Filling in the blanks

My name is Tom and I am with the SeeBeyondBorders group for June/July. Our group consists of past, present and future teachers from Glenwood Public School. I will refer to them from time to time in the blog so for the record they are Anne, Jenny, Karen, Peter and Simone.

Here are some of the notes I have made so far. Pardon any typos as I tend to write without thinking too hard about it!

June 27

After several hours and despite the immaculate airline service, an idea for a SOLE lesson springs to mind: How would you invent a matter transporter? Long time sitting for Sydney to Phnom Penh.

2:48 Singapore time: Karen sits on the terminal floor and busks by demonstrating how to make a towel from a lozenge. No kidding, this is real thing. Just add water.

3:57 at the gate. Peter can’t help but come up with lines for songs: “We’re in the line for the line to make the penultimate trip.”

June 28

Woke to a brain smashing headache and tectonic stomach heaving (reaction to malaria medication? Climate change?), but all was well with the consumption of meal called “Smart Toast.”


Off to the bike ride, the length of which seemed to expand in our imaginations in direct proportion to the rising temperature and humidity. A nice start in a cool mini-bus kitted out like one of the shuttles of the starship Enterprise. Course laid in for the ferry, warp five. Make it so! Not that she meant to, but Karen managed to seek out strange new life forms in the shape of a small green grasshoppery thing. Though she named it Gerald and was sad for it not being able to find any green to hide in on the ferry, she was nevertheless happy to have it flung off her sleeve.

Amazing cycling through the riverbank small rural holdings. Frequently very quiet and with a relaxing stillness punctuated by disarming “hellos!” from the small children along the way.


The first (and mega-welcome) break came at the Heng Naysim Khmer tradition silk weavers. Very generous hosts (despite not expecting us) who shared their fine skills and their fine hospitality. Silk goes from a thick, wiry, scratchy stuff to – well, silk! The transition is amazing! There was a dog sitting in the yard whose head was drowsily nodding on the edge of sleep.

Wonderful lunch on an outdoor setting of concrete shaped like logs. More Dragon Fruit, which some had already discovered in the “Good Start” breakfast. Dragon Fruit sounds like something they’d eat on Game of Thrones, looks like something they’d eat on Star Trek and tastes like something they’d eat in Michelle’s patisserie. Among its more medicinal properties, it was determined by one of us, was a potential treatment for a life long aversion to fruit. And that was just one of the marvels on the table. So many varieties of sweetness and colour. Willy Wonka eat your heart out.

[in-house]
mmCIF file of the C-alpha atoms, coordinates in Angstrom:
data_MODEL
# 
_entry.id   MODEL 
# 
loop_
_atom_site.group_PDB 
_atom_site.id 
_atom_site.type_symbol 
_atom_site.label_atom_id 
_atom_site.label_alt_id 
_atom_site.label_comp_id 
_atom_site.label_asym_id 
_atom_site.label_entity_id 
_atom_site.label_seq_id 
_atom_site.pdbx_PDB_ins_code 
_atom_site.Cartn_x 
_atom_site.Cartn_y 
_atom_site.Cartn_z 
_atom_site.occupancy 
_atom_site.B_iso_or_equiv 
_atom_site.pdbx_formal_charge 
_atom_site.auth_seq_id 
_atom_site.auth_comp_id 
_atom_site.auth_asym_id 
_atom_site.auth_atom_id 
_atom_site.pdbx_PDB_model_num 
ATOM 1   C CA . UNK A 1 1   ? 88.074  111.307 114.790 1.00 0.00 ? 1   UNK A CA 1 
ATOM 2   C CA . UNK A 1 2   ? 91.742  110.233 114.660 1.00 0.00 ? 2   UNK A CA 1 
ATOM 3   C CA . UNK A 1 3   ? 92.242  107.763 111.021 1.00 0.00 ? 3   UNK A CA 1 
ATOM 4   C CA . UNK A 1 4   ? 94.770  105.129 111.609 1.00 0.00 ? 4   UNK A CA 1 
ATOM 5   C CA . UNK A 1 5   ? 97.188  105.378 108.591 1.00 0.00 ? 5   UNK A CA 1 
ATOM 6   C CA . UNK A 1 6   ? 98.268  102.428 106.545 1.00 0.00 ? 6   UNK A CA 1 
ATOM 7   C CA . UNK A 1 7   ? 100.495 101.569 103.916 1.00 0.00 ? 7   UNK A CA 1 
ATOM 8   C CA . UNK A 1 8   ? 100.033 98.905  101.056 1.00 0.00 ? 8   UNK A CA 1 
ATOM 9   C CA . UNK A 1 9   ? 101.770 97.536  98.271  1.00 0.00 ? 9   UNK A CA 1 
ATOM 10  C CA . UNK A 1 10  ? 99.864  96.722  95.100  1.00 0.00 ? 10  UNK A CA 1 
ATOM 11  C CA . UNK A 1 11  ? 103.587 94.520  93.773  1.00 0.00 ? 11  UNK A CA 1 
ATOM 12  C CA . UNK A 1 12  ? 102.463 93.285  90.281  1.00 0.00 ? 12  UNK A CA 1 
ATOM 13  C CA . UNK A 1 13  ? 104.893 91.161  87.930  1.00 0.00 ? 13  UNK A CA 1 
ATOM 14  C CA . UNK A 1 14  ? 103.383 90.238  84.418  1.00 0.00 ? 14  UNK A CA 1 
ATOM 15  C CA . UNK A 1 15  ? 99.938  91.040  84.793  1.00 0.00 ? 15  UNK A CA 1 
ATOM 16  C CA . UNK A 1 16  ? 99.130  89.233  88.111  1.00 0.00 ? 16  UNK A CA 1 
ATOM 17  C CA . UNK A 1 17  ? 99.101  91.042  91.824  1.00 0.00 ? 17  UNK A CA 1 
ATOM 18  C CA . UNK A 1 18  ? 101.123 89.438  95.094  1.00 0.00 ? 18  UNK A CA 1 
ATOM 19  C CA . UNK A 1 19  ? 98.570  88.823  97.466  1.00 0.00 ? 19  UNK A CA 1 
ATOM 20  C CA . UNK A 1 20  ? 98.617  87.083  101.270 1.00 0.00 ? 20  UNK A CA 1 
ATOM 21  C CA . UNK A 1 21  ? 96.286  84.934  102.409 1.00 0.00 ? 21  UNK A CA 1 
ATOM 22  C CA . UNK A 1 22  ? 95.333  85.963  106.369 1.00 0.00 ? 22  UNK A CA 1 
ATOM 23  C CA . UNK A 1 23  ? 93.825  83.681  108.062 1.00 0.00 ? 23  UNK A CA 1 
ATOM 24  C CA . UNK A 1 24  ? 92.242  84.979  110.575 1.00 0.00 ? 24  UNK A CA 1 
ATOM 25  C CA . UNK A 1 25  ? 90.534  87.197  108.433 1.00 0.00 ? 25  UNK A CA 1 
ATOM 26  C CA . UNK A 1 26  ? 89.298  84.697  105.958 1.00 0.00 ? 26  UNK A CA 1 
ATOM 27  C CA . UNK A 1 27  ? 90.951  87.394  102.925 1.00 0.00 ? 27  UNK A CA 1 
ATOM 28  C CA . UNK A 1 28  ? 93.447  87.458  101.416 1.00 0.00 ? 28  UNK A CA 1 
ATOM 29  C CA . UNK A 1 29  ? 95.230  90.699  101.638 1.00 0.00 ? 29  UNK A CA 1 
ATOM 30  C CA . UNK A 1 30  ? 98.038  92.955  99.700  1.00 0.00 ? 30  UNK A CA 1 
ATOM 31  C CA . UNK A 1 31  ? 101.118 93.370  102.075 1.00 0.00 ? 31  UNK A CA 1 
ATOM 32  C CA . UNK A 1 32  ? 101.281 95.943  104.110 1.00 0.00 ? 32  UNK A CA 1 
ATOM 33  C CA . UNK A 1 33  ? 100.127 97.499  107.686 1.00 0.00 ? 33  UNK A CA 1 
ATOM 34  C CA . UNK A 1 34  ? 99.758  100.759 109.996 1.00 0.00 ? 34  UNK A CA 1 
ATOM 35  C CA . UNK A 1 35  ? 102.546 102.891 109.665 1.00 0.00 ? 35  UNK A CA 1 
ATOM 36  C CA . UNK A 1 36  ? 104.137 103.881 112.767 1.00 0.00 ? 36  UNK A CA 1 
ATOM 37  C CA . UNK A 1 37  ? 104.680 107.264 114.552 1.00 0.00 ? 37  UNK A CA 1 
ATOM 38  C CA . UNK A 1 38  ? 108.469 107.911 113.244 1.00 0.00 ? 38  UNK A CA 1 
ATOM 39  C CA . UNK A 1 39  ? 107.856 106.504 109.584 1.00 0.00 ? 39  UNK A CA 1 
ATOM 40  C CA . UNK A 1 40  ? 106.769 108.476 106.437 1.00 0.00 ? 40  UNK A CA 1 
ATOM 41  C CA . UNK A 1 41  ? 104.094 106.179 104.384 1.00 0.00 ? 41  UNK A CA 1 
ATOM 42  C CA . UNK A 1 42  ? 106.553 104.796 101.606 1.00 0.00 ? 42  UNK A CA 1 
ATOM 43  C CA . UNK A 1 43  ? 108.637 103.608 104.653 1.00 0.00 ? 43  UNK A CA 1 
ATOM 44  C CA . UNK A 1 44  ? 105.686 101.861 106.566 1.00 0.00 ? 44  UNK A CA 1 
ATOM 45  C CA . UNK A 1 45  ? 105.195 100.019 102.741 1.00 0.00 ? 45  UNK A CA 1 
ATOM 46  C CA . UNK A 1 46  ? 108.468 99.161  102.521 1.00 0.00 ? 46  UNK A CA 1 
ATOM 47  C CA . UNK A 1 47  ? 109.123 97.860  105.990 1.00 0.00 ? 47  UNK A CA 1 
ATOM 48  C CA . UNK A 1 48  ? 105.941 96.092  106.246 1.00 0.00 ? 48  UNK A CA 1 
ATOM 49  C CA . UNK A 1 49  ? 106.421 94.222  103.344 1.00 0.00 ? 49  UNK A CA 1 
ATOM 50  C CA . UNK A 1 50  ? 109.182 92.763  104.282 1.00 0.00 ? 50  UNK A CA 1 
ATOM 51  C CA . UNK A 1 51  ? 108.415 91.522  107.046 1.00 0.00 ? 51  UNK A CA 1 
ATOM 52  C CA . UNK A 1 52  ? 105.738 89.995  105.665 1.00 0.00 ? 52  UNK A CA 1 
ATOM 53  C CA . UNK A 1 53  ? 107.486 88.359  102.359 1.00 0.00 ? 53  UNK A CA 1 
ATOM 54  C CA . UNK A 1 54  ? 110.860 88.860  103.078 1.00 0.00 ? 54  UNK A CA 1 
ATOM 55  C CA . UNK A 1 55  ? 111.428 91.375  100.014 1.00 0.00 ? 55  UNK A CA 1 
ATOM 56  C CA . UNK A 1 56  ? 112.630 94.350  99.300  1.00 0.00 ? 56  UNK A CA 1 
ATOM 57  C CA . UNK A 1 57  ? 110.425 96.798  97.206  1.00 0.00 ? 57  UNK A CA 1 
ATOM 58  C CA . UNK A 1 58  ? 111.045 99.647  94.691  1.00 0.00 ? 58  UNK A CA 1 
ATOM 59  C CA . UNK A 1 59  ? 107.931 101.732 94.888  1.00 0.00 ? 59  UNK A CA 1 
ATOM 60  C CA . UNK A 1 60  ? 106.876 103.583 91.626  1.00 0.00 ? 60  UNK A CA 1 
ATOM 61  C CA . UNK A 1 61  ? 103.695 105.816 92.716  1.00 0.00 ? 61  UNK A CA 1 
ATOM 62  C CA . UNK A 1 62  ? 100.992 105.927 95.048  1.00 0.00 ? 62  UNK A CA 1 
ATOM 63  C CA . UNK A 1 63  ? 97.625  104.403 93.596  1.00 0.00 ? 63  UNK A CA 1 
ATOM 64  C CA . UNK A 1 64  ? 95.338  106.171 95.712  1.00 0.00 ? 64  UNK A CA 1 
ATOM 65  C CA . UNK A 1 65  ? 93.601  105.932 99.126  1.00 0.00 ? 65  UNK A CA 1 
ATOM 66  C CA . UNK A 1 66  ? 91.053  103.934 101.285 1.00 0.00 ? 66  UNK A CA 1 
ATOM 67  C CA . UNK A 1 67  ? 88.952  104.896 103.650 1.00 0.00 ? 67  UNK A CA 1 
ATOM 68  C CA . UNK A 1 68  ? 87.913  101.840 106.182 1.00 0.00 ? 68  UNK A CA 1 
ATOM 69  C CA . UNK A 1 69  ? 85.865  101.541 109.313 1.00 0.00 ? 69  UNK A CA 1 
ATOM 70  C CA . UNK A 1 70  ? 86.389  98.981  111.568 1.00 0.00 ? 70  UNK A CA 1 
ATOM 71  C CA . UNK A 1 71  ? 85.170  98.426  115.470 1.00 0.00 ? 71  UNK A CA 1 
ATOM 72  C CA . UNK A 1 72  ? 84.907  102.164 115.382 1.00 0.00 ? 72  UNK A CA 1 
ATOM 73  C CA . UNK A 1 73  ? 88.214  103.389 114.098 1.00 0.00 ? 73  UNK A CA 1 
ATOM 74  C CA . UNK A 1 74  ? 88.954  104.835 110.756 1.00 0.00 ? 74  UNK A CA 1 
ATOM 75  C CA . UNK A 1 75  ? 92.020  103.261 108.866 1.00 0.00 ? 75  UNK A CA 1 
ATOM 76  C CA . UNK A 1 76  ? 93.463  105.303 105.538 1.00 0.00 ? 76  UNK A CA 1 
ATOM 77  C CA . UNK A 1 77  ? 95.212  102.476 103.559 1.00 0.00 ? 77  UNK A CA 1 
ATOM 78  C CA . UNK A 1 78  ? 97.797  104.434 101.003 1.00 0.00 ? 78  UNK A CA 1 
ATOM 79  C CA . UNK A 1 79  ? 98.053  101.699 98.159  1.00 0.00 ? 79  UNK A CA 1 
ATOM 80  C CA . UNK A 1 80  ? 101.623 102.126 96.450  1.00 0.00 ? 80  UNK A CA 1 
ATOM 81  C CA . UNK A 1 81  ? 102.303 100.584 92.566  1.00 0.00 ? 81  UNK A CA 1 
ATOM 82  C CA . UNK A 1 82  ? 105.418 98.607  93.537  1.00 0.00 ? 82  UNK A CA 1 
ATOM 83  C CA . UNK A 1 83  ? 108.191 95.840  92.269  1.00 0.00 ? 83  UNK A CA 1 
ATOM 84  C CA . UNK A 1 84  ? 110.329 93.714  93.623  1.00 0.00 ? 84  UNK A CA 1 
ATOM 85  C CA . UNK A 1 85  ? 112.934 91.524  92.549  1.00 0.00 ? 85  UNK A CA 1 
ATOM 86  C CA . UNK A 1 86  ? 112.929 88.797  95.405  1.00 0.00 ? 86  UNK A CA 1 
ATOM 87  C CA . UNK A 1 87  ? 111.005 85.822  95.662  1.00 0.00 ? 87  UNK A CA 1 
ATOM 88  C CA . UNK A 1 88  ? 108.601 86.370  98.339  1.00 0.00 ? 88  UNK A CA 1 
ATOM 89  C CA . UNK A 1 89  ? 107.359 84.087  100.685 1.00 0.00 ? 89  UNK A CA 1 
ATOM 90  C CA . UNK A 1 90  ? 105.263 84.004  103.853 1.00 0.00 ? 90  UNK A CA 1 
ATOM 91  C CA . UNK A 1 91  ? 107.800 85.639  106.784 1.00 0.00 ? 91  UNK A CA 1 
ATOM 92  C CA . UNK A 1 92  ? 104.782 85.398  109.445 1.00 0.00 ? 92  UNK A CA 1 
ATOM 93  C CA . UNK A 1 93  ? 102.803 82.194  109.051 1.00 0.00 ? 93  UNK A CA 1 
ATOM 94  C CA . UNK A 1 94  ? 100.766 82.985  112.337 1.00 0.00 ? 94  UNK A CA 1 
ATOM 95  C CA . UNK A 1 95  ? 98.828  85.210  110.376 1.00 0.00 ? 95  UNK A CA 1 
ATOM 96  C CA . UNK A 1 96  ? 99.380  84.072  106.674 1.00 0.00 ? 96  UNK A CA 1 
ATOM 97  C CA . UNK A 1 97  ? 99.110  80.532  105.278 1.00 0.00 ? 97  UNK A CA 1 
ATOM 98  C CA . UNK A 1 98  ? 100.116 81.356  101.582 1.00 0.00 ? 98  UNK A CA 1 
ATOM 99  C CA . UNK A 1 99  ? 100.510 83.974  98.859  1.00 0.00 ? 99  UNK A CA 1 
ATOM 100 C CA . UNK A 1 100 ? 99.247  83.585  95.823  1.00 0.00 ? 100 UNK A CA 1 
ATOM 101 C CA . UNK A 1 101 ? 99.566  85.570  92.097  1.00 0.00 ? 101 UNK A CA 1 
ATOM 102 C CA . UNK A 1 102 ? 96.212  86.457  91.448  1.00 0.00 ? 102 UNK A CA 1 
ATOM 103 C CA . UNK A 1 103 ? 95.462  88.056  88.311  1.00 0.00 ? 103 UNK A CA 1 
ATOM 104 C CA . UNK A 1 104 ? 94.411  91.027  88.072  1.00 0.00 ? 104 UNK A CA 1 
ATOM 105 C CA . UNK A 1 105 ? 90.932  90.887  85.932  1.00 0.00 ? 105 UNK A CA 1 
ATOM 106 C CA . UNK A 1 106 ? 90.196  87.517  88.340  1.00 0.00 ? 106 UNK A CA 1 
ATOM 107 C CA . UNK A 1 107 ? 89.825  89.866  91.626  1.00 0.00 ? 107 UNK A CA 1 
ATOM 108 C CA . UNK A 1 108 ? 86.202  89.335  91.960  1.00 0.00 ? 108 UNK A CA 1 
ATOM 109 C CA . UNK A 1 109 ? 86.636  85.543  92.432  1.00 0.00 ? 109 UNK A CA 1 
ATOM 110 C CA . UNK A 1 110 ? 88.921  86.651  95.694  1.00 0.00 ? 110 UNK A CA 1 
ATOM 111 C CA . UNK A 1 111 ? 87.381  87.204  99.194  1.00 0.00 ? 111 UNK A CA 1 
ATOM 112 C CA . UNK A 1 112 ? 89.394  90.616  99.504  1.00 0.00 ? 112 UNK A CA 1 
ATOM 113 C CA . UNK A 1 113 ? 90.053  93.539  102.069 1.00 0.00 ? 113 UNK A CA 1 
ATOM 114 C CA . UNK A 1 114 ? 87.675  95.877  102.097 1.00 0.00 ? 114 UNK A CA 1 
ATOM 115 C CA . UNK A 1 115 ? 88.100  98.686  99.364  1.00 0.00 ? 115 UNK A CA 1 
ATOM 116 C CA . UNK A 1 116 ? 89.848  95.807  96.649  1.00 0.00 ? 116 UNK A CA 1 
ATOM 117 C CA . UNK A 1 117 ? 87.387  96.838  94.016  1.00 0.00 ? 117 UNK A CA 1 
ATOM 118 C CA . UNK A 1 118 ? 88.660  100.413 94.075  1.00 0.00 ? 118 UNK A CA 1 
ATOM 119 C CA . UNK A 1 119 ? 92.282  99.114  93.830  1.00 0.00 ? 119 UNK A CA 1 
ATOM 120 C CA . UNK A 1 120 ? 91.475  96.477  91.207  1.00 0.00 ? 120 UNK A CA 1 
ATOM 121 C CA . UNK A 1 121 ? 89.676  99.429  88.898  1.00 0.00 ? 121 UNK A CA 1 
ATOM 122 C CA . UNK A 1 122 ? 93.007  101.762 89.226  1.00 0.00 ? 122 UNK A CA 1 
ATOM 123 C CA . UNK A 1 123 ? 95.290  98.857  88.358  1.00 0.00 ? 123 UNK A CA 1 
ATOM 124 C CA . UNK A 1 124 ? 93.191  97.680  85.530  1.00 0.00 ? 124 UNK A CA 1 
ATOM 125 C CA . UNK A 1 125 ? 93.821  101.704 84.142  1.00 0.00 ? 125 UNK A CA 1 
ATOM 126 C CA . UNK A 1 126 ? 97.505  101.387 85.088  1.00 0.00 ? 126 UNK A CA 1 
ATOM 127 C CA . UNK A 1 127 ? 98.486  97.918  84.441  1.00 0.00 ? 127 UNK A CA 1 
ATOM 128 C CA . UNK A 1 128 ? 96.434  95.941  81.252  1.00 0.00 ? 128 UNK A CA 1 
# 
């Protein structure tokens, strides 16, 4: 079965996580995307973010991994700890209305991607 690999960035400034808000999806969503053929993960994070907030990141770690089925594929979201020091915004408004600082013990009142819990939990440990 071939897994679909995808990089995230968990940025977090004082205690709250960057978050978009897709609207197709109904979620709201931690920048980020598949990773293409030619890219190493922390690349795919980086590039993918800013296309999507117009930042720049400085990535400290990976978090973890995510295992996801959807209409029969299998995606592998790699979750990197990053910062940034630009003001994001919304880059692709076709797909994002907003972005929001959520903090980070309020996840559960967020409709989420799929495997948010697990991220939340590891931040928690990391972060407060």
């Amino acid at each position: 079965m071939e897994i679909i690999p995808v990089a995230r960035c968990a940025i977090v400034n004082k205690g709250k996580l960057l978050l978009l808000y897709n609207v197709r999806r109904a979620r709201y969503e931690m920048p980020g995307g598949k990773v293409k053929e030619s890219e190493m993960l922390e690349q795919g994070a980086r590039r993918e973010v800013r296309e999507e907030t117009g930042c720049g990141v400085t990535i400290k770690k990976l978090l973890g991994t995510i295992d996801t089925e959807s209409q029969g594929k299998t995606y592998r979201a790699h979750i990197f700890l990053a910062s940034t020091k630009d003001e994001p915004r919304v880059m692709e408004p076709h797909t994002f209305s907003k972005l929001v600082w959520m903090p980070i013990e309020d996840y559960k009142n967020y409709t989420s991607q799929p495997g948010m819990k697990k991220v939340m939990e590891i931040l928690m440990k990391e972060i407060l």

I think Ed Shuttleworth made them happy with a potential order for two-hundred SeeBeyondBorders silk scarves!

Back on the road. Someone took a spill. A school kid we saw took a tumble too. Each took it in good humour. We’re all human and not evolved for bicycles so any time spent on them is a triumph in itself.

Quite a lot of mud and hard to avoid. “Rooster tail” was an expression I learned on this ride.

More children lining the street with waves, high fives and greetings, just like the royals get. Except maybe for the high-fives.

Sometimes the string of cyclists got so stretched out that the lines of communication broke down. I followed Peter who followed someone else and we all cycled right past our turn-off to the ferry. To get to the ferry it was swing left into the temple compound, around the old temple, past the kids playing in the neglected out-buildings, along the wall and left down the track to the place where the farmers wash their equines. Have a go at that, Siri.

I think we were all pretty okay until with came to the Tractionless Sands of Unforgiveness. Really hard to steer and keep an even keel. Time to get off and push.

Extraordinary to reflect later that the dappled ride through quiet farms and holdings might be lost to the high rises slowly spreading along the bank.

Swapping stories of the fuel and unkind collateral of travel. But Peter puts us right when he says, “For every time you get ripped off, someone else does something kind for you.”

“Don’t eat fruit that looks like eyeballs or that you have to eat in the bath.” Karen 5:32 pm

Local traffic occasionally uses lane markers as an optional navigational aid. Drive-through is uber-handy. Just set your franchise up in the middle of one of the lanes. Everyone else steers around, no worries.


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